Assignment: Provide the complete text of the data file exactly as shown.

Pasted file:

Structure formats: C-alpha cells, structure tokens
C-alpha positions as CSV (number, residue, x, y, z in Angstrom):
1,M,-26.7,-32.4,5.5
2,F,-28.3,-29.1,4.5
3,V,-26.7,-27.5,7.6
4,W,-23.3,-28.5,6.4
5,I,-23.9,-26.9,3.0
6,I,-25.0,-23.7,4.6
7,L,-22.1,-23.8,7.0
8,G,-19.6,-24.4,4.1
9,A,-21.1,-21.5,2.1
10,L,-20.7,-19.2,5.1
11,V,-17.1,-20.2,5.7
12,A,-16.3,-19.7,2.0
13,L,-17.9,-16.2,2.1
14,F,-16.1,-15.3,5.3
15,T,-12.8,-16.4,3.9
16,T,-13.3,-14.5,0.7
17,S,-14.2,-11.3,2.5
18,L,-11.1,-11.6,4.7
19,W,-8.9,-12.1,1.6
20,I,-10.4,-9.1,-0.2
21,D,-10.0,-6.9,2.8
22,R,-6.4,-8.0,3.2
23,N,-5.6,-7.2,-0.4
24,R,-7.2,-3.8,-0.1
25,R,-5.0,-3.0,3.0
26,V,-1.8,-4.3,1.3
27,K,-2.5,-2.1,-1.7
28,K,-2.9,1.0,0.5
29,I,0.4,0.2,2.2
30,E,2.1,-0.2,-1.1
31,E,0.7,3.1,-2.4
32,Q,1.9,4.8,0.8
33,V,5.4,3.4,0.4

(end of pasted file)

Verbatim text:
Structure formats: C-alpha cells, structure tokens
C-alpha positions as CSV (number, residue, x, y, z in Angstrom):
1,M,-26.7,-32.4,5.5
2,F,-28.3,-29.1,4.5
3,V,-26.7,-27.5,7.6
4,W,-23.3,-28.5,6.4
5,I,-23.9,-26.9,3.0
6,I,-25.0,-23.7,4.6
7,L,-22.1,-23.8,7.0
8,G,-19.6,-24.4,4.1
9,A,-21.1,-21.5,2.1
10,L,-20.7,-19.2,5.1
11,V,-17.1,-20.2,5.7
12,A,-16.3,-19.7,2.0
13,L,-17.9,-16.2,2.1
14,F,-16.1,-15.3,5.3
15,T,-12.8,-16.4,3.9
16,T,-13.3,-14.5,0.7
17,S,-14.2,-11.3,2.5
18,L,-11.1,-11.6,4.7
19,W,-8.9,-12.1,1.6
20,I,-10.4,-9.1,-0.2
21,D,-10.0,-6.9,2.8
22,R,-6.4,-8.0,3.2
23,N,-5.6,-7.2,-0.4
24,R,-7.2,-3.8,-0.1
25,R,-5.0,-3.0,3.0
26,V,-1.8,-4.3,1.3
27,K,-2.5,-2.1,-1.7
28,K,-2.9,1.0,0.5
29,I,0.4,0.2,2.2
30,E,2.1,-0.2,-1.1
31,E,0.7,3.1,-2.4
32,Q,1.9,4.8,0.8
33,V,5.4,3.4,0.4